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Saturday, October 15
8:00
AM
–10:00
AM
Concurrent Invited Session IV (61-66)
SESSION 64 – Nutrigenomics: Genotype by
Environment Interaction and Disease Risk
Room 511, Level 5, Convention Center
Moderators:
Jose M. Ordovas, USDA at Tufts Univ.,
USA; Chao-Qiang Lai, USDA at Tufts Univ., USA
Genome-wide association studies (GWAS) are a
powerful tool to identify genetic risk factors of human
disease. Only a small fraction of disease risk, however,
is identified in a given GWAS, and even fewer genetic
variants are replicated in multiple populations.
Because genotype by environment (GxE) interactions
are crucial in contributing to disease risk, an urgent
need exists to examine GxE interactions in GWAS.
Nutrigenomics undertakes the study of interactions
between genotype and nutrition modulating clinical
outcomes or their risk factors. Defining GxE
interactions across the spectrum from single SNP or
gene studies to large-scale, GWAS will clarify the role
of these interactions in disease risk, provide an
understanding of how such interactions contribute to
disease risk, and allow more accurate predictions of
disease risk.
8:00
AM
Introduction.
J. M. Ordovas. USDA at Tufts
Univ., USA.
8:05
AM
Understanding GxE interaction and
cardiovascular disease risk.
C-Q. Lai. USDA at Tufts
Univ., USA.
8:25
AM
Interaction between whole grain foods
and genetic variants on diabetes risk.
J. A.
Nettleton. Univ. of Texas Sch. of Publ. Hlth., Houston,
USA.
8:45
AM
Pharmacogenetics: Understanding an
individual’s response to fenofibrate intervention by
genome-wide association study.
D. K. Arnett. Univ.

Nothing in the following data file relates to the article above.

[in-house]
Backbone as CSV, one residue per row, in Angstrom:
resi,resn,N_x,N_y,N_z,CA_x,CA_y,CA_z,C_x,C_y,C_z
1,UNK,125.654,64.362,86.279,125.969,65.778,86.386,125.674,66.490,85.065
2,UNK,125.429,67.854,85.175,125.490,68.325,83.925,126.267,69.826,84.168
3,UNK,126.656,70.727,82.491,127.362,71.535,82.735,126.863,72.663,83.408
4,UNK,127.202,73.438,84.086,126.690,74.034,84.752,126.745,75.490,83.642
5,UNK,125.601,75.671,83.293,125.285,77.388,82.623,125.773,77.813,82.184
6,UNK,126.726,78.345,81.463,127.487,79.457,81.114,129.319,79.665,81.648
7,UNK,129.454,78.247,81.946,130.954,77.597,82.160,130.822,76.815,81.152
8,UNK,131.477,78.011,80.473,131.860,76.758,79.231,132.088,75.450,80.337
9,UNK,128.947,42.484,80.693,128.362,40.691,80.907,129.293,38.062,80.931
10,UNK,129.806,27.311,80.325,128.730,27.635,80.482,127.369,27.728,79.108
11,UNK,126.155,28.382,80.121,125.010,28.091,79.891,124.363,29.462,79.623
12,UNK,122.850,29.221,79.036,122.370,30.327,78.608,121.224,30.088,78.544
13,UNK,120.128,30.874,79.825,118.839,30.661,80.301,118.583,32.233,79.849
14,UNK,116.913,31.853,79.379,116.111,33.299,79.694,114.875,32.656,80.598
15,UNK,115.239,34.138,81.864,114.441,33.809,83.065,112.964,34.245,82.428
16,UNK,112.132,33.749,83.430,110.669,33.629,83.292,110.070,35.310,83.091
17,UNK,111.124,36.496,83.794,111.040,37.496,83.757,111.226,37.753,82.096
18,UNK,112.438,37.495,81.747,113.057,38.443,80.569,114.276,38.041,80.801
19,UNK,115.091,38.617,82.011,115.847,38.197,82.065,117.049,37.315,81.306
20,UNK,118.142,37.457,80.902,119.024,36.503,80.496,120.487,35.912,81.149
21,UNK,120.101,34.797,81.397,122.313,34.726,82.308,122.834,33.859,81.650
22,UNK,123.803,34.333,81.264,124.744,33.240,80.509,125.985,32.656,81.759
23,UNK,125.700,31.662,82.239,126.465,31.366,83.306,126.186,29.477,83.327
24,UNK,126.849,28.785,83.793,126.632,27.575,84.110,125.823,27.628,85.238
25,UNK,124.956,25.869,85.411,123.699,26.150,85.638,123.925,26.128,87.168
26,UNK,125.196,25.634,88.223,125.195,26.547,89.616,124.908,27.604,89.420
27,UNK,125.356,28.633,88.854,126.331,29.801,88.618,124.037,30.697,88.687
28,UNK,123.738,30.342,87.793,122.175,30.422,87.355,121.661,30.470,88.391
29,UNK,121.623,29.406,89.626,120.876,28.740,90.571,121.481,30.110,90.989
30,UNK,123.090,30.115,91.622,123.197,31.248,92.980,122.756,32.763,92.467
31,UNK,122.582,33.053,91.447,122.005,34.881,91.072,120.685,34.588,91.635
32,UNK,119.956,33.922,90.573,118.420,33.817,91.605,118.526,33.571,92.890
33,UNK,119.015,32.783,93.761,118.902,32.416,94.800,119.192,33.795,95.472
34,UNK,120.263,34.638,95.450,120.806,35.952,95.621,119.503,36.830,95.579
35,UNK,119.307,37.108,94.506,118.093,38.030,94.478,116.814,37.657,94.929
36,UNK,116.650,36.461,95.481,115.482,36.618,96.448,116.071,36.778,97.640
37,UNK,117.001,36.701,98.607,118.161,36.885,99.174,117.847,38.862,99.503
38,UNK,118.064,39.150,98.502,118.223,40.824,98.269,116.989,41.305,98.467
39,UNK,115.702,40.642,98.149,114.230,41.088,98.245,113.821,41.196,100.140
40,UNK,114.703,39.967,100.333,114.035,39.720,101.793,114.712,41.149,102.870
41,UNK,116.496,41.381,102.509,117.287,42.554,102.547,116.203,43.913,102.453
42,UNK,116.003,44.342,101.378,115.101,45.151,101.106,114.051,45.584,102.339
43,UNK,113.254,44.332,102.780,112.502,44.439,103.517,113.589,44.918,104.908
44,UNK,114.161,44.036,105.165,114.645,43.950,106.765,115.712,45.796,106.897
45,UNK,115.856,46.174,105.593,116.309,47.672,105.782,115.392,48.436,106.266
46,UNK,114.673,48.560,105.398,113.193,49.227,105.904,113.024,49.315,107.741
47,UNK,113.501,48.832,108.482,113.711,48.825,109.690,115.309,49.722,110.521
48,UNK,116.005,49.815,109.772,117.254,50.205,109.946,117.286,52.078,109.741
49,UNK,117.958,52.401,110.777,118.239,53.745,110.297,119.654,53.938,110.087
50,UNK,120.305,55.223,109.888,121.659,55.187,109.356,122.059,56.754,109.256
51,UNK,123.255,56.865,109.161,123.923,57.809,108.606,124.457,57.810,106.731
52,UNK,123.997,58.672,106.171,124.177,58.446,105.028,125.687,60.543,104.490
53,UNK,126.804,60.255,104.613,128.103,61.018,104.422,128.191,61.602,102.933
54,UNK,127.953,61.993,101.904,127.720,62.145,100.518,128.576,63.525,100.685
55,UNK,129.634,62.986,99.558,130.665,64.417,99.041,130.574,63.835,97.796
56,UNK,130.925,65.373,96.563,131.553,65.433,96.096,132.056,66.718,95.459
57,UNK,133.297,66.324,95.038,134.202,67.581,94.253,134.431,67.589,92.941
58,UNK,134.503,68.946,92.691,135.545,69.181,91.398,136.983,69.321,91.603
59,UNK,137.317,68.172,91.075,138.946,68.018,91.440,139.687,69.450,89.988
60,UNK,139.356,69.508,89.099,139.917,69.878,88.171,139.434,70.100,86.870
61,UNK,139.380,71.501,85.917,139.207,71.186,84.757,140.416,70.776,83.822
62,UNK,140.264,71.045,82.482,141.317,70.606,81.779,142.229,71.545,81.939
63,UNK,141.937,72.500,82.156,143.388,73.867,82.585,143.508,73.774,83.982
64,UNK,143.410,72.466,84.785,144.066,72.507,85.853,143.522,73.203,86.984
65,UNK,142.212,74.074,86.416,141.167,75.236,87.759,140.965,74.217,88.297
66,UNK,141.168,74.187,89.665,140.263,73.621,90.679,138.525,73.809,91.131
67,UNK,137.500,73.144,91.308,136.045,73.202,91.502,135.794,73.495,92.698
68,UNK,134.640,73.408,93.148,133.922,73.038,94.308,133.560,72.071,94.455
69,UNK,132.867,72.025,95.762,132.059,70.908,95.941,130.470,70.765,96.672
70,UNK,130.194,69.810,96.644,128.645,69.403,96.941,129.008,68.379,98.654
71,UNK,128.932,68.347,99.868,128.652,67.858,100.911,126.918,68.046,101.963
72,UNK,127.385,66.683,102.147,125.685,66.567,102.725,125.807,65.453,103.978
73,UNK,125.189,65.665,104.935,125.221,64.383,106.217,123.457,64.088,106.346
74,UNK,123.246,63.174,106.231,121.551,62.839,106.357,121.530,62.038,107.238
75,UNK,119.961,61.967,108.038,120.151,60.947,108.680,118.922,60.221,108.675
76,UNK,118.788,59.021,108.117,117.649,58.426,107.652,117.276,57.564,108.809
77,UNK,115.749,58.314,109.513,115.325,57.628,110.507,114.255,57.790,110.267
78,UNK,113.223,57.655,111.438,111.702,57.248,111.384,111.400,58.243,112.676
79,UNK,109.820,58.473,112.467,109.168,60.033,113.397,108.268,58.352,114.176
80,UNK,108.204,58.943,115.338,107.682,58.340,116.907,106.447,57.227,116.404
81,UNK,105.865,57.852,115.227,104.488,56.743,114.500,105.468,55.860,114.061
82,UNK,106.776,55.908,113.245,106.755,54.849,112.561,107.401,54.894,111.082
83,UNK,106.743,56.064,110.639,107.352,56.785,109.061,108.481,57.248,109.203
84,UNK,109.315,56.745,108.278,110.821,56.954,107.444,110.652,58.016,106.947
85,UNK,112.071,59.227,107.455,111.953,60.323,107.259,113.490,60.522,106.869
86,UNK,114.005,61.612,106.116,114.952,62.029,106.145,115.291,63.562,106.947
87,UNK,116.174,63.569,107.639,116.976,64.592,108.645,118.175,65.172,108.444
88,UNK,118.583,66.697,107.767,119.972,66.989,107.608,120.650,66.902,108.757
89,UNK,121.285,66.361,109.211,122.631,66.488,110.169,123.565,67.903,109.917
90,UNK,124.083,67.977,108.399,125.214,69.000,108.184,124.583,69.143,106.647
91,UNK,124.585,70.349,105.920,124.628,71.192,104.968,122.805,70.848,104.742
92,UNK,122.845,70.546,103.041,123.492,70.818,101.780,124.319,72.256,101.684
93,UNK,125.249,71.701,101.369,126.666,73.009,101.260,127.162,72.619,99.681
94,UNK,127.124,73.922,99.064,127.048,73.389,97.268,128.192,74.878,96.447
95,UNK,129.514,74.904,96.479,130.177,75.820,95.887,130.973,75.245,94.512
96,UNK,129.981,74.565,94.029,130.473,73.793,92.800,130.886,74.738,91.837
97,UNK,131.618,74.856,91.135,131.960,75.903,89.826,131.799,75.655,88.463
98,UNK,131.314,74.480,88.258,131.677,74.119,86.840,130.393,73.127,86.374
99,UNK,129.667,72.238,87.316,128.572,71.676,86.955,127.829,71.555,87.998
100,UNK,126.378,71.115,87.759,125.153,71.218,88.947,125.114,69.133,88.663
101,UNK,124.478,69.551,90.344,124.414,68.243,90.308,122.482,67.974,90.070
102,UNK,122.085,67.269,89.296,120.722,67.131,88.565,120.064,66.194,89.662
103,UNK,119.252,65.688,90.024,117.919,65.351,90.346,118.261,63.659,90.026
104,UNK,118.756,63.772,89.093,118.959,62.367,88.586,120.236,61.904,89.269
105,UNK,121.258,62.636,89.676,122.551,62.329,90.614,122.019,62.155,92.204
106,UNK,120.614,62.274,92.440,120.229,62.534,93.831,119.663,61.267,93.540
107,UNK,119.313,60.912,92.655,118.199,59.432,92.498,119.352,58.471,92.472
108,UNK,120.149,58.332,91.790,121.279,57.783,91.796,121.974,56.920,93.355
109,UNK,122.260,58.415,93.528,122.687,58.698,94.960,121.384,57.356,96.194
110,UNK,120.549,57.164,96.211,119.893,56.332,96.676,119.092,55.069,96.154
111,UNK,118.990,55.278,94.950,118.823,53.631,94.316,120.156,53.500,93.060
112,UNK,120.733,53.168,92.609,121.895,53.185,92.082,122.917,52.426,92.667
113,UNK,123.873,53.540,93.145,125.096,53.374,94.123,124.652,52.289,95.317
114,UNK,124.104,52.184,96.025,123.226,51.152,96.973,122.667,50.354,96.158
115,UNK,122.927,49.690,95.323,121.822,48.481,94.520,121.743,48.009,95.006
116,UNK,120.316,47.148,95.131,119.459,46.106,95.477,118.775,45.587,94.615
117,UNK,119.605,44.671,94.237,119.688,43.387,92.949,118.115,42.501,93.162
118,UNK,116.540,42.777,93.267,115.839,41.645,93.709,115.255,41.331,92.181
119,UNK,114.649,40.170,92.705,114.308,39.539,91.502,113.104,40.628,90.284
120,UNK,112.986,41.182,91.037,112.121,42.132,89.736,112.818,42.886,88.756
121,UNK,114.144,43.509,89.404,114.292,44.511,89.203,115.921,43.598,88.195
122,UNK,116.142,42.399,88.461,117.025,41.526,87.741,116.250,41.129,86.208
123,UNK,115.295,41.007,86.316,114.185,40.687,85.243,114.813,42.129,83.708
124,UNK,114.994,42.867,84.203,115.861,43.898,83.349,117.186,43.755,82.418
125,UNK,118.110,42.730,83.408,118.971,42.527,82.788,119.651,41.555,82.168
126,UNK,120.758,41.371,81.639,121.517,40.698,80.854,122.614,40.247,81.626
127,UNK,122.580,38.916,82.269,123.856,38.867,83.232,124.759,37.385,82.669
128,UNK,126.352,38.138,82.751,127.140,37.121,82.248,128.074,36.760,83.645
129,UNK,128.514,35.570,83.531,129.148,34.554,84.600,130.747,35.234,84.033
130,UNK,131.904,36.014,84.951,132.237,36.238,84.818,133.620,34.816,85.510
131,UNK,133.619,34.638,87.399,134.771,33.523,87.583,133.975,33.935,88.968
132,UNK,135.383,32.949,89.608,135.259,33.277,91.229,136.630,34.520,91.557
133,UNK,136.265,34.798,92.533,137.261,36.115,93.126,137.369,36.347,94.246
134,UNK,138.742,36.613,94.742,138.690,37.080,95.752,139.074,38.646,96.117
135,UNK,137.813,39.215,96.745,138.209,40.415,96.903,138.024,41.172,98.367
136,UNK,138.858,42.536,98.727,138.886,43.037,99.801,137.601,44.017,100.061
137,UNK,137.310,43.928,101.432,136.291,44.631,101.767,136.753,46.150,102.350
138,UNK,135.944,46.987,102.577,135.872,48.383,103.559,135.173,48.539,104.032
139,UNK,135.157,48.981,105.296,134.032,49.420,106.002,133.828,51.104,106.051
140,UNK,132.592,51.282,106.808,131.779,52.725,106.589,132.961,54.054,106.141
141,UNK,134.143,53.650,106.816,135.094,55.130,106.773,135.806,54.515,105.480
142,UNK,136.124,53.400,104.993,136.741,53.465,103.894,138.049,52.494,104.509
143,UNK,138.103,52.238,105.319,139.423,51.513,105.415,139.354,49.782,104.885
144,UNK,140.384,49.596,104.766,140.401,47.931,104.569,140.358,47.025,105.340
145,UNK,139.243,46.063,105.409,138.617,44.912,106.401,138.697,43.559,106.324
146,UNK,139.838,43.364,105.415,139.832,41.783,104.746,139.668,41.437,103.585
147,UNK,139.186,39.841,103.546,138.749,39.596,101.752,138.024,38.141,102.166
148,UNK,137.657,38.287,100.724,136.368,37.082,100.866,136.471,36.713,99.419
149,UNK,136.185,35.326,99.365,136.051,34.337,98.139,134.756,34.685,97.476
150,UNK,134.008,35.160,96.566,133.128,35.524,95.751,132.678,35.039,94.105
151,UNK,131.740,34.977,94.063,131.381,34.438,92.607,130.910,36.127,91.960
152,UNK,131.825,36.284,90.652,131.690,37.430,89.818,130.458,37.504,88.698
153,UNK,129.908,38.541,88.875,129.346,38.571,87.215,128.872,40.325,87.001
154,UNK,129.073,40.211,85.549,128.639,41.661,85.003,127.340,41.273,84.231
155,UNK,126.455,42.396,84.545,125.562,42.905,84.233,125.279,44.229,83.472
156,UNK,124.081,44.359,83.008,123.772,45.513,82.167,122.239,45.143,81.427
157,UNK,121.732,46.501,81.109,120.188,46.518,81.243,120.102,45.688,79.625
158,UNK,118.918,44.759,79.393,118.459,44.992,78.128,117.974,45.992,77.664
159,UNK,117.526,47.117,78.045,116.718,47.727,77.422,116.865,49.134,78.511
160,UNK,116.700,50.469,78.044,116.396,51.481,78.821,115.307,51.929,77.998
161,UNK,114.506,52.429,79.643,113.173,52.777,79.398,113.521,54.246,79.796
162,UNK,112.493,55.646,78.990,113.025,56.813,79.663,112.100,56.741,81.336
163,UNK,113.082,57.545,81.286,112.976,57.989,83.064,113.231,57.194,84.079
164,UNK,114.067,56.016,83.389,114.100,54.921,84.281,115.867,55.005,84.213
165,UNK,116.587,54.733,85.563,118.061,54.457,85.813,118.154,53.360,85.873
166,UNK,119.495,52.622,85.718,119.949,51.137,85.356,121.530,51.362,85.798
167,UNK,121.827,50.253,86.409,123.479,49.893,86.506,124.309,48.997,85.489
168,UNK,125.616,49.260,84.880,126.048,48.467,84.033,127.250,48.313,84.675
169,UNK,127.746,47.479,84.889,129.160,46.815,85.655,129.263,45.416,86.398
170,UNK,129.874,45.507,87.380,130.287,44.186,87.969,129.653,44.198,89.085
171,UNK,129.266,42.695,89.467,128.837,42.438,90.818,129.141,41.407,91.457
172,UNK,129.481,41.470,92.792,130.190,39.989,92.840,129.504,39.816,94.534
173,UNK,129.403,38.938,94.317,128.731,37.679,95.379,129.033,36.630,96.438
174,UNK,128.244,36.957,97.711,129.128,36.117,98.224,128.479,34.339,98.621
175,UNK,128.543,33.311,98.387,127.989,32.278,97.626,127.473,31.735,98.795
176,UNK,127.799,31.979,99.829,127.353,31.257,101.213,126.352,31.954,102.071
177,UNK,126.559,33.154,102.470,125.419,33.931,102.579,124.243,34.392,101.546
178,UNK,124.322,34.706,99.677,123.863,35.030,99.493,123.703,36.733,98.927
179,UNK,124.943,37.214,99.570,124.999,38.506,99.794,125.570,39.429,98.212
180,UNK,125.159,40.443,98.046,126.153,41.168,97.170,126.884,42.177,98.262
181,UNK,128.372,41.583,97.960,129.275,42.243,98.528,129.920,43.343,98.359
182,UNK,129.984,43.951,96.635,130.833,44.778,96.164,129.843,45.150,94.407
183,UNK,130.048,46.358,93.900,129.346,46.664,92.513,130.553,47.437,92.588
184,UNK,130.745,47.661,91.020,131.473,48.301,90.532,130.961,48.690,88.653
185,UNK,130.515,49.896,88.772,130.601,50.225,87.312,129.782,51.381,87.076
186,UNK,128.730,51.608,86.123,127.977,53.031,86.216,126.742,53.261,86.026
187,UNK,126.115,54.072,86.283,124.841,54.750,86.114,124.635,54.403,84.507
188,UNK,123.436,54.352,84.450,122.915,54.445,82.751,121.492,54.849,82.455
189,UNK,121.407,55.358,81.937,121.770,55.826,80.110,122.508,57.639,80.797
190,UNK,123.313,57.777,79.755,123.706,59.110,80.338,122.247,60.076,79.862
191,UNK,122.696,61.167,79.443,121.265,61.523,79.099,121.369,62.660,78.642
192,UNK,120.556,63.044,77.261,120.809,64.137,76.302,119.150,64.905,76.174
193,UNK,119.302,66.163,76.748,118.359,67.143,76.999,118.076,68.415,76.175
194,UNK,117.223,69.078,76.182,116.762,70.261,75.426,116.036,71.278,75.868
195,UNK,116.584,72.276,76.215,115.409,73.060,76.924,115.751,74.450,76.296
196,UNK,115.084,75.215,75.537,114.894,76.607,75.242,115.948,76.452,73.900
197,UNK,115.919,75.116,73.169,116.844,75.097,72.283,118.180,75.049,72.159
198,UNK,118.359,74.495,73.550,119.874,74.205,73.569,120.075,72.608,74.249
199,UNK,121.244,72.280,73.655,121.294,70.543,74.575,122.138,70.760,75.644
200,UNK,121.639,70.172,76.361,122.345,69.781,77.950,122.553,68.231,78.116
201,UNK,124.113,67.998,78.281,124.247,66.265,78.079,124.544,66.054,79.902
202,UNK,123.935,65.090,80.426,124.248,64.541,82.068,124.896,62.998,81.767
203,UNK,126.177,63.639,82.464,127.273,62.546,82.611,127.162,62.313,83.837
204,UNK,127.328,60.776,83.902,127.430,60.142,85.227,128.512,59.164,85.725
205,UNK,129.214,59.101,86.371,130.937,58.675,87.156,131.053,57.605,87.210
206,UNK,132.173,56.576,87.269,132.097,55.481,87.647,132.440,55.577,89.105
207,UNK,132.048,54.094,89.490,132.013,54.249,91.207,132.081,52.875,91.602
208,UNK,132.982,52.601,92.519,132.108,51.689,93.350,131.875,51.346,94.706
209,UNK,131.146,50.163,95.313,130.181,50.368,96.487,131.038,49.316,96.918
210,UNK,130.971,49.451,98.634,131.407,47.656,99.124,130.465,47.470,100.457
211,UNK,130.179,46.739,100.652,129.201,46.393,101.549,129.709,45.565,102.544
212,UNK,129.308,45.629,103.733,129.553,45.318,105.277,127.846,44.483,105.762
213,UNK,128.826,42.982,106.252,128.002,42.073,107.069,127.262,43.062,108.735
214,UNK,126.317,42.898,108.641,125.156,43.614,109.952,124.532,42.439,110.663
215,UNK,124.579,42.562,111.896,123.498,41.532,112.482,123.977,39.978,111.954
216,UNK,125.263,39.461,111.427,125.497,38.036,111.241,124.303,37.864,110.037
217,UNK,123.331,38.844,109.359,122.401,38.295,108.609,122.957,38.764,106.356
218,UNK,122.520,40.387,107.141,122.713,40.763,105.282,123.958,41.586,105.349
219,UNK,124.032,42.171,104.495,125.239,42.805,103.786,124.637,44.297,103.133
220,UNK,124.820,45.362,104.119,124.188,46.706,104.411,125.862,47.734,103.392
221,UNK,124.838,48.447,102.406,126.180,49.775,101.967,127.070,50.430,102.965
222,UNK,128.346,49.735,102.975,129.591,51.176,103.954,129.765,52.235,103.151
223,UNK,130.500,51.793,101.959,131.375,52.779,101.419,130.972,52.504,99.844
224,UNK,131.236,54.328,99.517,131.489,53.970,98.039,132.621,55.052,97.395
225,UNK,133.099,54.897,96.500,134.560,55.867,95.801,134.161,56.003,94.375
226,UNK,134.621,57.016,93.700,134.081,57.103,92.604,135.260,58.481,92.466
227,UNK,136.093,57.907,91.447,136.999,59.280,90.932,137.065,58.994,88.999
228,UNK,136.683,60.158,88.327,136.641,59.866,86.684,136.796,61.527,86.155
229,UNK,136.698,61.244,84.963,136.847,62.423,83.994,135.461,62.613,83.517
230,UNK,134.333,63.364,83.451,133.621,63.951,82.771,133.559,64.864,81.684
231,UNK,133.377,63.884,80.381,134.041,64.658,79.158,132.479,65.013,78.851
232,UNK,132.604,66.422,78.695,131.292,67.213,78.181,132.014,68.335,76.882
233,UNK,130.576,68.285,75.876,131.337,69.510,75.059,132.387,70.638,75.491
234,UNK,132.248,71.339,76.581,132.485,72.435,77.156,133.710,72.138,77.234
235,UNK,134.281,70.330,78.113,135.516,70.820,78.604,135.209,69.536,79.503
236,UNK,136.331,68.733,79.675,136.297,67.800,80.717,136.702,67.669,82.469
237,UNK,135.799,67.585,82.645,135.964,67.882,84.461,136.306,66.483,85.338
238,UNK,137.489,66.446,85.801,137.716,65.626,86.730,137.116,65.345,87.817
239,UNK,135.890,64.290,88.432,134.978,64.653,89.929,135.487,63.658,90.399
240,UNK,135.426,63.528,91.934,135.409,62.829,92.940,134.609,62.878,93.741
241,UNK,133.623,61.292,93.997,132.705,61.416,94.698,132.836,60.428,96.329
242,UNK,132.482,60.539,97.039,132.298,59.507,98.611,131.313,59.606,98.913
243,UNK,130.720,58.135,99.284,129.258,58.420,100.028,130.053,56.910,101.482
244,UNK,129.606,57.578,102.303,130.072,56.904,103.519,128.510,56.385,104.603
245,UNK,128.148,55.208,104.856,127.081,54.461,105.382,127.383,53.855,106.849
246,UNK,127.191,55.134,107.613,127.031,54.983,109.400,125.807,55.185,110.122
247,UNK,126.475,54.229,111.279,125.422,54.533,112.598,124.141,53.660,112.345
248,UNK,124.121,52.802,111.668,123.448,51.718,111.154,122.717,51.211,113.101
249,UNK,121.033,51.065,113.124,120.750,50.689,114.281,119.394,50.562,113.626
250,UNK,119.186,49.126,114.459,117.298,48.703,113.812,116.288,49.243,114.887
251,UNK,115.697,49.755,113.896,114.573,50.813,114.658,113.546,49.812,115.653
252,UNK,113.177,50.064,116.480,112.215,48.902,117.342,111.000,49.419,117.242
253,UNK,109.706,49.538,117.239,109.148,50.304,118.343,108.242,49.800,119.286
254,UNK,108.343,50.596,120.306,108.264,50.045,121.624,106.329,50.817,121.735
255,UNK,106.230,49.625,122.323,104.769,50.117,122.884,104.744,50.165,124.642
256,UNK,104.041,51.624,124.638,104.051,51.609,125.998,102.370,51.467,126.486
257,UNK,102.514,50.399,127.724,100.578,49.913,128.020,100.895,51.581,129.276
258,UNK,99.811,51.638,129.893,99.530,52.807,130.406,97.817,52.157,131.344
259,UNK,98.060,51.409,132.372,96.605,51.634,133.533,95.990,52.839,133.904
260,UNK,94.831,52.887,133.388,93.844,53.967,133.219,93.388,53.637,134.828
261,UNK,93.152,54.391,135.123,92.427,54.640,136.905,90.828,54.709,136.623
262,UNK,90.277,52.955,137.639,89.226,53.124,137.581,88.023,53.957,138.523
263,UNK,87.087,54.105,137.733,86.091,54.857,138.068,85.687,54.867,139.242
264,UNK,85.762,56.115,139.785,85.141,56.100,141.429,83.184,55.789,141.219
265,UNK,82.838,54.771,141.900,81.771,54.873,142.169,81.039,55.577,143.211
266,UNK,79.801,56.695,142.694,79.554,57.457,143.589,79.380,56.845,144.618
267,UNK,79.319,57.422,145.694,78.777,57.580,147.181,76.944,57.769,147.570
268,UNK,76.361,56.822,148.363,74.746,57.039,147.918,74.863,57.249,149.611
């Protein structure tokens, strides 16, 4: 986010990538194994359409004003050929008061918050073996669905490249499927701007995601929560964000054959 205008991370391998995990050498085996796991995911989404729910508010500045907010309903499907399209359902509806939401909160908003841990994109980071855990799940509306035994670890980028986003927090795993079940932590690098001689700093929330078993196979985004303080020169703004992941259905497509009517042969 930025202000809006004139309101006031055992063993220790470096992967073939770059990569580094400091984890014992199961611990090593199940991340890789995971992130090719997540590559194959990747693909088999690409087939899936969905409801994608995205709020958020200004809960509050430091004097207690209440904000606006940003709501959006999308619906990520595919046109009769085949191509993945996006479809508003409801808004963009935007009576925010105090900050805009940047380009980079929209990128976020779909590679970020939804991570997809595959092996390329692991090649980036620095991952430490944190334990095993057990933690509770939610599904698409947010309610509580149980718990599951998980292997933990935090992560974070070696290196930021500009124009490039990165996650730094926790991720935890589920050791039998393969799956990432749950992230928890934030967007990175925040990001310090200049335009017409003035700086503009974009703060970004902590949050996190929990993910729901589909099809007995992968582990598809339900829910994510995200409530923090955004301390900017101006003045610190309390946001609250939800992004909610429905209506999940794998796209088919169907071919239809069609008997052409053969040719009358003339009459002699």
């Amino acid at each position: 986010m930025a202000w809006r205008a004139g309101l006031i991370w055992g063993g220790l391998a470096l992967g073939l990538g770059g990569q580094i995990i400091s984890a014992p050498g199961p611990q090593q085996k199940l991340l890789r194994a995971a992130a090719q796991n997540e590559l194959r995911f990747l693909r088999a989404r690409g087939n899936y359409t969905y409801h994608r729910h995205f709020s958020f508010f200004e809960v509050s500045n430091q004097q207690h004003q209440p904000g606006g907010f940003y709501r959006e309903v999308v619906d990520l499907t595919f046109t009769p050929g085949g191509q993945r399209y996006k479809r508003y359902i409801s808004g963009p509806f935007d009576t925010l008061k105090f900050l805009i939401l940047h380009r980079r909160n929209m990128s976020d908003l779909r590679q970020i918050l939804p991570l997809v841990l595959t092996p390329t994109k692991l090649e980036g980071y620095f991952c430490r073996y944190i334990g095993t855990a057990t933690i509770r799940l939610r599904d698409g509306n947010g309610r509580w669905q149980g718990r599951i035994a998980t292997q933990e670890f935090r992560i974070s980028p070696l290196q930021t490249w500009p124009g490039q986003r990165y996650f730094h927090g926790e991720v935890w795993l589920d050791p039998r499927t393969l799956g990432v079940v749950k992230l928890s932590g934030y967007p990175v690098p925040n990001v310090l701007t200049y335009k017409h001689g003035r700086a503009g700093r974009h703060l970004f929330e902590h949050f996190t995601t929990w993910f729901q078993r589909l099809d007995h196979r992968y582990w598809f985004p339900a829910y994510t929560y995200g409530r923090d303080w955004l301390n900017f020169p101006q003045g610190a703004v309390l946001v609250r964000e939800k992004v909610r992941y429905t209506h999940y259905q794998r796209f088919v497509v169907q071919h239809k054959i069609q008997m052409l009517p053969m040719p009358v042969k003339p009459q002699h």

of Alabama at Birmingham, USA.
9:05
AM
Epigenomics: Understanding individual
differences in response to nutrition and aging?
J.
C. Mathers. Newcastle Univ., U.K.
9:25
AM
Effects of genetic variants and nutritional
factors on metabolic disease among Chinese
populations.
X. Lin. Shanghai Inst. for Biol. Sci.,
Chinese Acad. of Sci., China.
9:45
AM
Questions and answers.
J. M. Ordovas.
USDA at Tufts Univ., USA.
Cameras and all other recording devices are
strictly prohibited
in all session rooms. Thank you for your cooperation
Saturday, October 15
8:00
AM
–10:00
AM
Concurrent Invited Session IV (61-66)
SESSION 65 – Status and Prospects of Genetic
Therapy for Major Mendelian Diseases
Room 517A, Level 5, Convention Center
Moderators:
Gert-Jan B. van Ommen, Leiden Univ.
Med. Ctr., Netherlands; Brunhilde Wirth, Univ. Hosp.
Cologne, Germany
Two decades after the discovery of several genes fo
major Mendelian disorders, the first approaches of
mechanism-based therapy have successfully entere
the clinical phase. These include Duchenne muscula
dystrophy (DMD), spinal muscular atrophy (SMA),
Fragile X mental retardation (FraX) and Leber
congenital amaurosis (LCA). The approaches cover
great diversity, including splice modulation by
antisense oligonucleotides, chromatin alteration by
histone deacetylase inhibitors, compound library
screening for small molecules with specific effects,
and local injection of viral vectors. The speakers will
present one example of each approach: exon skippi
for DMD, HDAc inhibition in SMA, compound
screening for GABAergic inhibition in FraX, and
subretinal viral injection for LCA. As the approaches
modulate key mechanisms in cell biology, it is
plausible that future applications, following refineme
in their target diseases—with their advantage of well
defined readouts—may well extend to other conditi
including complex disease.
8:00
AM
Antisense-based exon skipping as a
therapy for DMD and other disorders.
G-J. B. van
Ommen. Leiden Univ. Med. Ctr., Netherlands.
8:25
AM
The use of
HDAc
inhibitors to upregula
SMN2
in SMA.
B. Wirth. Univ. Hosp. of Cologne,
Germany.
8:50
AM
From gene to bedside: Translating
lessons from Fragile X syndrome.
S. Warren. Emo
Univ., USA.
9:15
AM
Recombinant
AAV
gene therapy of Leb
congenital amaurosis.
S. G. Jacobson. Univ. of
Pennsylvania, USA.
9:40
AM
Questions and answers.
G-J. B. van
Ommen. Leiden Univ. Med. Ctr., Netherlands.